Wednesday, July 25, 2007

Banned for life

Somehow, Facebook decided that I have become a Spammer. I don't understand - they won't explain. It has something to do with my efforts to contact friends of Virginia Tech students in the wake of the shooting there in the spring, a story I was reporting for People magazine. I've been through several layers of making complaints, all with no result. I finally, in desperation, wrote to the founder of the company some weeks ago. No answer so far.

At first I was really pissed off, because no other website has had any problem with the way I and other reporters operate. But then I cooled off and began to wonder if it might not be kinda cool to be one of the few people banned for life from Facebook. I haven't really decided. Perhaps I should take an informal survey: is it Cool? Or should I fight to the death?

Mark Zuckerberg, CEO
Facebook, Inc.
156 University Ave
Palo Alto, CA 94301

May 24, 2007

Dear Mr. Zuckerberg,

I find myself in an intensely frustrating situation with Facebook and it is a last resort that I write to you.

I am, and have been for many years, a freelance reporter for People and Time magazines. I am a 17 year veteran journalist. In recent years, as have many other journalists, I have made use of social networking sites – including yours – to contact sources on stories. At no time have I had difficulty with any of these networking sites or received complaints about my activities.

Until this month.

In the course of reporting on the shootings at Virginia Tech last month, I had occasion to contact a considerable number of Tech students and friends of the victims by way of Facebook and other sites. As is usual in a case like this, the majority of those people ignore my inquiry and I made no effort to persist. One person rejected my inquiry with a profanity. But the remainder, easily more than a dozen, responded. I interviewed many of them and I responded with thanks for those that said they preferred not to be interviewed. At no time was my approach to these people rude, obtrusive or harassing. If you review the communications, you will find that I was unfailing polite and respectful, as has been my habit in sensitive crime cases throughout my career.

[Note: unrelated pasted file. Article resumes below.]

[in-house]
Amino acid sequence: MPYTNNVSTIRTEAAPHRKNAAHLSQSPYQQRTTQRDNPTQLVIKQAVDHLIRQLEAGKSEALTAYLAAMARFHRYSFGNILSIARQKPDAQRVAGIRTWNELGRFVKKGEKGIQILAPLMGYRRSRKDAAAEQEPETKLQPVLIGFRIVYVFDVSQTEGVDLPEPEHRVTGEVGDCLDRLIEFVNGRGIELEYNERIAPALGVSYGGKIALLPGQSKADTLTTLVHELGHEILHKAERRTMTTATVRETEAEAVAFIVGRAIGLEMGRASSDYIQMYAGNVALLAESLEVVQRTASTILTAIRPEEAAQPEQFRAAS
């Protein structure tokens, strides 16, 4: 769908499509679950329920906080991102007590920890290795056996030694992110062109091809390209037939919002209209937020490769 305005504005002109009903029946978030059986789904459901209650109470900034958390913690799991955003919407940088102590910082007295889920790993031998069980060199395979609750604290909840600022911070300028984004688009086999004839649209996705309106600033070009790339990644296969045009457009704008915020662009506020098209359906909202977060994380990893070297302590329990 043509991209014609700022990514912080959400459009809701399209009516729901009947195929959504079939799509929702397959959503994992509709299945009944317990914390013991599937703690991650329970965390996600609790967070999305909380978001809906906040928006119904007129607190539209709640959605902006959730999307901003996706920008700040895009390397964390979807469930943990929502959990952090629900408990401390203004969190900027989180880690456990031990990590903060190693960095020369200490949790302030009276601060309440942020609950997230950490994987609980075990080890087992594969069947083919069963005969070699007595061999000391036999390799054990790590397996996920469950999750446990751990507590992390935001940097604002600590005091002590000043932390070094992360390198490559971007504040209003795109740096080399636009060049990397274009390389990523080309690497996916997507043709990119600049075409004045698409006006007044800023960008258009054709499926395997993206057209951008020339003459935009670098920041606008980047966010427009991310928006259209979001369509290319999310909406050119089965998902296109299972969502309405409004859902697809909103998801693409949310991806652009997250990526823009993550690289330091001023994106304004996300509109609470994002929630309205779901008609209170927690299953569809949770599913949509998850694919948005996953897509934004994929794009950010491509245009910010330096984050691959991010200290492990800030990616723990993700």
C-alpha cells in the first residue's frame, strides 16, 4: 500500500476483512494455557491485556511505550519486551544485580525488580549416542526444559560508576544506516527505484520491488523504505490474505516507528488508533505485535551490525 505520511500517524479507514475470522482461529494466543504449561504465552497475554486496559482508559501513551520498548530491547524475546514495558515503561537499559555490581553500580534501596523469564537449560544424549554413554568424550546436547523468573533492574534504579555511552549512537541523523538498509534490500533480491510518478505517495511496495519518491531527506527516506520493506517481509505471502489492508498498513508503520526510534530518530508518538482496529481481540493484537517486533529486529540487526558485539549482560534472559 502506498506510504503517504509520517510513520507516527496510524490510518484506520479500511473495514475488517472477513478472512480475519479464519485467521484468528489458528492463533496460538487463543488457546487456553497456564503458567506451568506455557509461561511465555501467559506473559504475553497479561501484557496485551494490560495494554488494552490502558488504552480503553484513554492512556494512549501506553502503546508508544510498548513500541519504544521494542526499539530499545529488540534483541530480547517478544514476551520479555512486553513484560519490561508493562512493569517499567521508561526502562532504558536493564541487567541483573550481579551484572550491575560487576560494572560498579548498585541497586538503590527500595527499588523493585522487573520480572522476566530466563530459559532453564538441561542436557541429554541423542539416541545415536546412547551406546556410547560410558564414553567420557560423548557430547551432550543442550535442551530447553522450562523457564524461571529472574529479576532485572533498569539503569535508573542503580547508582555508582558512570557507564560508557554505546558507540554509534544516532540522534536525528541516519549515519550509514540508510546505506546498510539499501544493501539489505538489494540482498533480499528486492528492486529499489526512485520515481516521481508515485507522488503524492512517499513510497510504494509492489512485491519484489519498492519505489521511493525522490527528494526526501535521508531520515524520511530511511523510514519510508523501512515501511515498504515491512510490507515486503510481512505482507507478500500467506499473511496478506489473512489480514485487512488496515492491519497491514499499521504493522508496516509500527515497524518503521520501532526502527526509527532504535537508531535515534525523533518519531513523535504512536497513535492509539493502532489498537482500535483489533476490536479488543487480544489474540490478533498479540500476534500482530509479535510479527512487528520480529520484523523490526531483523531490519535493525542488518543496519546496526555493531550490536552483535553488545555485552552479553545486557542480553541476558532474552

And yet on May 3, I received a notice that my account had been flagged as having distributed Spam. I appealed immediately, explaining my purpose and behavior in detail. Several days later, however, I discovered that my account had been deleted. I further appealed and had a lengthy discussion with Pam in your appeals department, the contents I will attach. I informed Pam that I had founded a new account after my first one was deleted.

I now find that account has been permanently disabled. Pam informs me that I will never be allowed to have an account at Facebook.

As you will see from my correspondence with Pam and James, I have no desire to act in any way that runs afoul of your rules. It is my invariable purpose to act in good faith – I believe you will see that I was completely transparent and open with Pam and James in this matter. I wanted nothing more than to find out why I had been flagged as a spammer and how I could prevent such a problem in the future.

As a reporter, my inability to have a Facebook account is a serious liability. I have seen no sign that you have engaged in a widespread crackdown on journalists or have forbidden them to use your site. I can only assume this is some sort of misunderstanding, but so far I have been utterly unable to determine how and why I was flagged for having crossed the lines so seriously as to rate a lifetime ban. I want nothing other now than to clear my name and determine how I may use Facebook in good faith and transparency ...

Please help me understand what happened and how I can resolve this matter. I have reached an impasse with any other avenue.

I look forward to hearing from you.

1 comment:

Ann Handley said...

Great story, Sean. You aren't alone, by the way... I wrote about another banned individual here: